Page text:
“We will compete for every vote in this county,” he said. “We, frankly, started off in a much better place than the party did four years ago. So we’re confident and we’re going to keep building on our strength in the county.”
Democrat Ben Jealous' campaign says he will win the election for Maryland governor because Donald Trump will motivate Democrats to go to the polls in a wave that incumbent Republican Gov. Larry Hogan can’t stop.
Jealous needs to find a message that resonates with Baltimore County Democrats, who are more toward the political center than he is, said Mileah Kromer, a political scientist at Goucher College in Towson.
“If Jealous can find a message that appeals to a broad coalition of Democrats living in Baltimore County, all the better for him,” said Kromer, who is director of the Sarah T. Hughes Field Politics Center at Goucher.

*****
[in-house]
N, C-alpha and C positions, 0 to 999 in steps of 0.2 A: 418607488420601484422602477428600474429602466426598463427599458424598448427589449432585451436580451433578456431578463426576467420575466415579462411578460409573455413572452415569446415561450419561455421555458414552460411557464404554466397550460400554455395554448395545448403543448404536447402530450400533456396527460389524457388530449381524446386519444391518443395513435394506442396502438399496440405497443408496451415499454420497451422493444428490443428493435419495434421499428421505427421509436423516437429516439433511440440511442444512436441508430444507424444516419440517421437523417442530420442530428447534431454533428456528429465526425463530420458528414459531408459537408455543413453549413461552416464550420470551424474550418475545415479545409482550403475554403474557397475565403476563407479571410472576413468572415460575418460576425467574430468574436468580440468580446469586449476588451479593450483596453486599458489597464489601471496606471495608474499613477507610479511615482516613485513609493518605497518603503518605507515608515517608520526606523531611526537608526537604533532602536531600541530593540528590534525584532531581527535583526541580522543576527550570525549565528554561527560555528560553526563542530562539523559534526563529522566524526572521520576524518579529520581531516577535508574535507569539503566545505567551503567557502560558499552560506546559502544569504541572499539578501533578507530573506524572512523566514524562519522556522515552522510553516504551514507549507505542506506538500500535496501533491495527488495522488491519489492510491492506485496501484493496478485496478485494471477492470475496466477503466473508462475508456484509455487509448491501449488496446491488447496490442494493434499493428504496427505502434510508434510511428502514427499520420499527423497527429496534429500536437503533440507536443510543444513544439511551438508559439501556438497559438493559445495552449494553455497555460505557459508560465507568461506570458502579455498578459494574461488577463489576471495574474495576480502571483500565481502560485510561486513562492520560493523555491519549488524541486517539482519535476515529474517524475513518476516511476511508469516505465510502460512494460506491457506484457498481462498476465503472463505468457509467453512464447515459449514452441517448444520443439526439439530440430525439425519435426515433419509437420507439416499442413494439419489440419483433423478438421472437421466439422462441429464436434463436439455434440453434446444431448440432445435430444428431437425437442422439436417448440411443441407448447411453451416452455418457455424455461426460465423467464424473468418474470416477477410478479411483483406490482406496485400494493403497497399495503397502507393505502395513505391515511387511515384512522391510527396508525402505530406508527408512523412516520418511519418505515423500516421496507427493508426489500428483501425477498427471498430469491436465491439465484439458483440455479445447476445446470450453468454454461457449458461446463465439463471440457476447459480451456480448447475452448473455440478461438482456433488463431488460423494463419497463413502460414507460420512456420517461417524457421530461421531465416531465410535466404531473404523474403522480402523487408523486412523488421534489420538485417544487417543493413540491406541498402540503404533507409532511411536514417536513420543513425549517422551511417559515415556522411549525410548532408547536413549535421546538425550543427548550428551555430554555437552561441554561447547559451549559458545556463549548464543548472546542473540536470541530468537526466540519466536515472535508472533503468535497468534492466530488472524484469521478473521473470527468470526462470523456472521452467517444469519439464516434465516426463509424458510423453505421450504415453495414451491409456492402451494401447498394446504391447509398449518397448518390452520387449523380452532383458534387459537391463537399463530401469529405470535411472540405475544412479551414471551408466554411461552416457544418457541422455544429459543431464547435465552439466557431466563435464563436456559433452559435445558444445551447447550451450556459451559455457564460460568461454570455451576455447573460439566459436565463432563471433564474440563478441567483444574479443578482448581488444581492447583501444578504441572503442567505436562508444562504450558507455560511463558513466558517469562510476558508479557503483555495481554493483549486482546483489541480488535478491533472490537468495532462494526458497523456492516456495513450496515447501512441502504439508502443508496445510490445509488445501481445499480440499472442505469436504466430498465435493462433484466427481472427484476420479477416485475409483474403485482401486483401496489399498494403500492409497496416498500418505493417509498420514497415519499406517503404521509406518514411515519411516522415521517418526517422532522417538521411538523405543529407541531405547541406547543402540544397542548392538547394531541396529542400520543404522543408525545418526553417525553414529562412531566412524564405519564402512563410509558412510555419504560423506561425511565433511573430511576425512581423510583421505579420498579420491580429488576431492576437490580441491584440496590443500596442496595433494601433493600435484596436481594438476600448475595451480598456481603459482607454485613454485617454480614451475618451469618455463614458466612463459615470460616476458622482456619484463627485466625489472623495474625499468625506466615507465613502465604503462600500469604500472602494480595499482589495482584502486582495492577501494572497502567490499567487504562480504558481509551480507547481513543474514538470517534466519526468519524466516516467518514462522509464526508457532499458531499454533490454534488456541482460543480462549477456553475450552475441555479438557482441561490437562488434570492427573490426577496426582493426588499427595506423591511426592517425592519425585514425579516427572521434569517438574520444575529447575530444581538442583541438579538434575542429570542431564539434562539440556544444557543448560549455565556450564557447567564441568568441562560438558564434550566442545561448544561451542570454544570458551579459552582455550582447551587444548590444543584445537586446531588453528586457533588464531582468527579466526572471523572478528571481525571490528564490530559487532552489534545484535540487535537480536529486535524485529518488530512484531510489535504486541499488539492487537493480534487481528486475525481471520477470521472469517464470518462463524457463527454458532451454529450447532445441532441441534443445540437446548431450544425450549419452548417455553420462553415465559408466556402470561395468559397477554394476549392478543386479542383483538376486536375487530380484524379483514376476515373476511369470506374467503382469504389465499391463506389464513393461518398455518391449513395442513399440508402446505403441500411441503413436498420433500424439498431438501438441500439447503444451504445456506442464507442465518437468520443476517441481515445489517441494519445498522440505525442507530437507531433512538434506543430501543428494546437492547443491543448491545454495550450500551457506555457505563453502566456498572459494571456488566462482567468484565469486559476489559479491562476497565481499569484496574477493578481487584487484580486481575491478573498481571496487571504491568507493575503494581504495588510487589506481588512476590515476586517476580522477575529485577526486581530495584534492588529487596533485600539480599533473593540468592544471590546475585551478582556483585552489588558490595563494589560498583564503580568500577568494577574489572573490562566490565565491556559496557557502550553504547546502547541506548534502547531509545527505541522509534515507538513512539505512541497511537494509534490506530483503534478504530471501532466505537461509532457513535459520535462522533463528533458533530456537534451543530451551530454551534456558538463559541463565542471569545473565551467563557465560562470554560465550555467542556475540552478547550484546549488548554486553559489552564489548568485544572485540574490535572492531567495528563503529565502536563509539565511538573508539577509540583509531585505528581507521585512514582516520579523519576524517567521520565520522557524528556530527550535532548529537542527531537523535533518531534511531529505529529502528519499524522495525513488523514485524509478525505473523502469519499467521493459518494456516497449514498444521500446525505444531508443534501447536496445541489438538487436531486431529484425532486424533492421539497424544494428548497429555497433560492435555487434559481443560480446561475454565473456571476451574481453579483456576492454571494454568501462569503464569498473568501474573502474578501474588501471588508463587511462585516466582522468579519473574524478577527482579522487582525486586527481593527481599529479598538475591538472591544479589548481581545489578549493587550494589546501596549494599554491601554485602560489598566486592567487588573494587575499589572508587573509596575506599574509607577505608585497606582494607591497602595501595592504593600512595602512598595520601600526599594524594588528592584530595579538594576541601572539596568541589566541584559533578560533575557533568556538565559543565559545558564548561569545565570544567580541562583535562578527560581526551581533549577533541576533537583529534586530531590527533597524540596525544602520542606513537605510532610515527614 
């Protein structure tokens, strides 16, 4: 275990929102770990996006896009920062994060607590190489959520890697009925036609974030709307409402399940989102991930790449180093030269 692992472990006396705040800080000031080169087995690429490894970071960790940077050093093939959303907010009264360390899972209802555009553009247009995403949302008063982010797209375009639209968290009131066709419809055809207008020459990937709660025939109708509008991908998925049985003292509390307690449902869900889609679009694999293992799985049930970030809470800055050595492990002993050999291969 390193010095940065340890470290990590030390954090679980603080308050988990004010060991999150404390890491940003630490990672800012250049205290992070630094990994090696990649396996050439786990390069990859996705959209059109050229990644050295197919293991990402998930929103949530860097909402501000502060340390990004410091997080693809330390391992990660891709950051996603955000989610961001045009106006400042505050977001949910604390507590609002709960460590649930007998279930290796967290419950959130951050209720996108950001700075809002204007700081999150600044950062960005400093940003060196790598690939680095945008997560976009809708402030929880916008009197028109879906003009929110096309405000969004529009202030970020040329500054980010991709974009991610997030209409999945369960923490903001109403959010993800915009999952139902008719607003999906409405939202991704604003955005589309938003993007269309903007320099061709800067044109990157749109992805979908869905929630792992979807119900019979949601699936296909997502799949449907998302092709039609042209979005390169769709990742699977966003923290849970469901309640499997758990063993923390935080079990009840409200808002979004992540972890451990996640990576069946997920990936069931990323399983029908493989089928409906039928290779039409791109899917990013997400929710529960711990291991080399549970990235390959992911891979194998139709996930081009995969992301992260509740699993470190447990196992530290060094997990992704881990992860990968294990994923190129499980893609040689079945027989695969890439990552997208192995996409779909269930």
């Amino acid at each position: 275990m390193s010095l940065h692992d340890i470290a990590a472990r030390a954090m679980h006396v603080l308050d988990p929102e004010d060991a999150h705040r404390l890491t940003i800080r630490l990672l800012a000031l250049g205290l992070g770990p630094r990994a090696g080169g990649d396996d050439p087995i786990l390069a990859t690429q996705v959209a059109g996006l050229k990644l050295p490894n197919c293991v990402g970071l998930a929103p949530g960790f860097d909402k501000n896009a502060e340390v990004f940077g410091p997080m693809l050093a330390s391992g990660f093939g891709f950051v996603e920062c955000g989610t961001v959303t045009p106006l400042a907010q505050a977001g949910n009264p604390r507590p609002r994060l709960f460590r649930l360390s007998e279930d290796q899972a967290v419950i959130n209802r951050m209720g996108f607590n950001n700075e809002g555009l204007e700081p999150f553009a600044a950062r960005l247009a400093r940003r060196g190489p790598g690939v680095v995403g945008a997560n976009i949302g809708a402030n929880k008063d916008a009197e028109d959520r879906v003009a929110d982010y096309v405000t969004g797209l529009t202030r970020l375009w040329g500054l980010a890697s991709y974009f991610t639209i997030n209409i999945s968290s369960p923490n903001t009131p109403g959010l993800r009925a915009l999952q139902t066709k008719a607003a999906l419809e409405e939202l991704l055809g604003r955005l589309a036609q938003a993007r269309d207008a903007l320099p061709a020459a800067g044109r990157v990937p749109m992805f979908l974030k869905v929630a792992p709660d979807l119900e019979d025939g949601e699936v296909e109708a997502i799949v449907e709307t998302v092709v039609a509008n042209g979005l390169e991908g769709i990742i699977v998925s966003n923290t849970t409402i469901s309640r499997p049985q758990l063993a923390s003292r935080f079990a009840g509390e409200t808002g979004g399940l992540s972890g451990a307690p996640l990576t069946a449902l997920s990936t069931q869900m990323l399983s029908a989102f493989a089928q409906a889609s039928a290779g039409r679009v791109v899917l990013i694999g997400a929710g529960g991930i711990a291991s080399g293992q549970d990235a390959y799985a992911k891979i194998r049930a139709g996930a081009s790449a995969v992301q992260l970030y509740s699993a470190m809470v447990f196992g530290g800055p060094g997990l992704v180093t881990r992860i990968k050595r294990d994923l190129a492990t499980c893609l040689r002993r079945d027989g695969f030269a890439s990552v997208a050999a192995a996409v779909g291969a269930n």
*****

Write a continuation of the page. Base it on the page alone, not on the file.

While Jealous has lined up support from many elected Democrats in the county, not all are on board. Johnny Olszewski Jr., the Democratic nominee for county executive, has not said whether he will support Jealous.
“Johnny has been and will be focused on the race for Baltimore County executive, first of all,” said Sean Naron, a spokesman for Olszewski’s campaign.
Hogan, meanwhile, will try to siphon off Democrats and independents who might not be entirely comfortable with Jealous’ progressive message. Having support from someone like Brochin helps “normalize” the idea of Democrats voting for Hogan, Kromer said.